OpenOffice 2: a bit buggy (still) but Linux and open source are gaining popularity with the generation that really believes that information, entertainment, and software should just be free. We’re willing to bug test for you, though.
 
Written By: sketch
URL: http://ubuntu.com
Dale Responds: Nobody got jerked around by Windows coding. Lotus AmiPro and 123 worked perfectly on Windows 3.11. I know, because I used them instead of Microsoft Word or Excel. WordPerfect 6.0 didn’t work well because the company delayed too long in producing a Windows version, then, when they did, they cowboyed their way through producing a Windows version, instead of doing right like Lotus did. That was entirely WordPerfect’s fault.
Windows 3.11 didn’t come out for 1-2 years after 3.1, so I’d assume Ami Pro’s had gotten over its growing pains. At what cost?

"Undocumented Fuction Calls" I believe was the term. You programs looked clunky and ran slower if you didn’t use them. If you did, you risked being incompatible in subsequent releases.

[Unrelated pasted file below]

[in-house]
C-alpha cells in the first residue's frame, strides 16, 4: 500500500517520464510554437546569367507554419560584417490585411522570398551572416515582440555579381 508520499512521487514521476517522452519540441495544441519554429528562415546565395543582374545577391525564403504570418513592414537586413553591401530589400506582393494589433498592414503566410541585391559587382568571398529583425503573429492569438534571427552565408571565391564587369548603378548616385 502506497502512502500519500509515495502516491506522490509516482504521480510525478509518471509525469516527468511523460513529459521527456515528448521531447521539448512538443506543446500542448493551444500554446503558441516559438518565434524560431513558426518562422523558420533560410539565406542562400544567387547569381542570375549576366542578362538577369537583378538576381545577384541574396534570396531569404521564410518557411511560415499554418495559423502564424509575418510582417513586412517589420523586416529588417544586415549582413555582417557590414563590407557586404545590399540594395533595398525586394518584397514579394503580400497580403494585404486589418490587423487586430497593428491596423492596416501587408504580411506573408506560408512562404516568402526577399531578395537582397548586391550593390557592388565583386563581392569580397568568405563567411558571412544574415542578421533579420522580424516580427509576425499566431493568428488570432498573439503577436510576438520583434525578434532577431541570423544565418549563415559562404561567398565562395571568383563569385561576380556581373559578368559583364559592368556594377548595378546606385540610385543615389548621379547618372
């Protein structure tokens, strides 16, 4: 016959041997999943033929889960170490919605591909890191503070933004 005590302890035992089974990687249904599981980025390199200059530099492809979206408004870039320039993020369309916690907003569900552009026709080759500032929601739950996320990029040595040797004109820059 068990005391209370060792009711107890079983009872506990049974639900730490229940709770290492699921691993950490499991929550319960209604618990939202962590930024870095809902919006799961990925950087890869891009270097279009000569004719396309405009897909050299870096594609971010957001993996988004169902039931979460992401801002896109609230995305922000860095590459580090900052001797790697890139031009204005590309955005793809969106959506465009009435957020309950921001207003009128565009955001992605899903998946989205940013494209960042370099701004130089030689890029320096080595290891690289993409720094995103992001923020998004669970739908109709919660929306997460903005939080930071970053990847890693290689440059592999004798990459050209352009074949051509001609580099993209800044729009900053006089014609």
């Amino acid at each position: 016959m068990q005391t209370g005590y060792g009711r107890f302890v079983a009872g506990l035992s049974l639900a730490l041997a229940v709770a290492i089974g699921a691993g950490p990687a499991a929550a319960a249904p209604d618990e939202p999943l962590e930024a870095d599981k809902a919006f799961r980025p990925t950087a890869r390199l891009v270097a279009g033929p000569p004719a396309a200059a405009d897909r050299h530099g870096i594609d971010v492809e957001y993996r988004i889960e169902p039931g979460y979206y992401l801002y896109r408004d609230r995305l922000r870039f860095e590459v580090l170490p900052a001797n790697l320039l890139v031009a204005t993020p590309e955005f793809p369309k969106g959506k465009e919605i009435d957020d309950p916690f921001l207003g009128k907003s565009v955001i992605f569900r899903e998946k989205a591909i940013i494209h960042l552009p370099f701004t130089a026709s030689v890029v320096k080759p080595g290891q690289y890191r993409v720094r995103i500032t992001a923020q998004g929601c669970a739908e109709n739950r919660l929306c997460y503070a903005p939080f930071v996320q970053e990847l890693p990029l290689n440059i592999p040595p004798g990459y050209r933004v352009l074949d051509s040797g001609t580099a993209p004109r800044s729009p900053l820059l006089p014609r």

I saw more than a word processor break. I saw programming IDE’s break, data acquisition software, driver, etc. also break. So the effort to keep up and keep programs smooth and slick wasn’t trivial.

As WordPerfect being late, why? They didn’t have the resources to keep up with the changes? Fell in the trap of making code based on documented calls so it sucked? Saying they were late doesn’t really conflict with my earlier claim unless you know for a fact that they had the money, resources, and foreknowledge of Window’s changes but chose to blow it off.
 
Written By: jpm100
URL: http://
Perhaps I scanned both posts too quickly and missed any comment on this, but I thought you might address the significant amount of training that will be required to enable ordinary users to make the transition from previous versions of Microsoft Office to version 2007.
 
Written By: E. Dale Franks, Sr.
URL: http://www.edfmin.org
WordStar. *twitch* I remember *twitch* WordStar.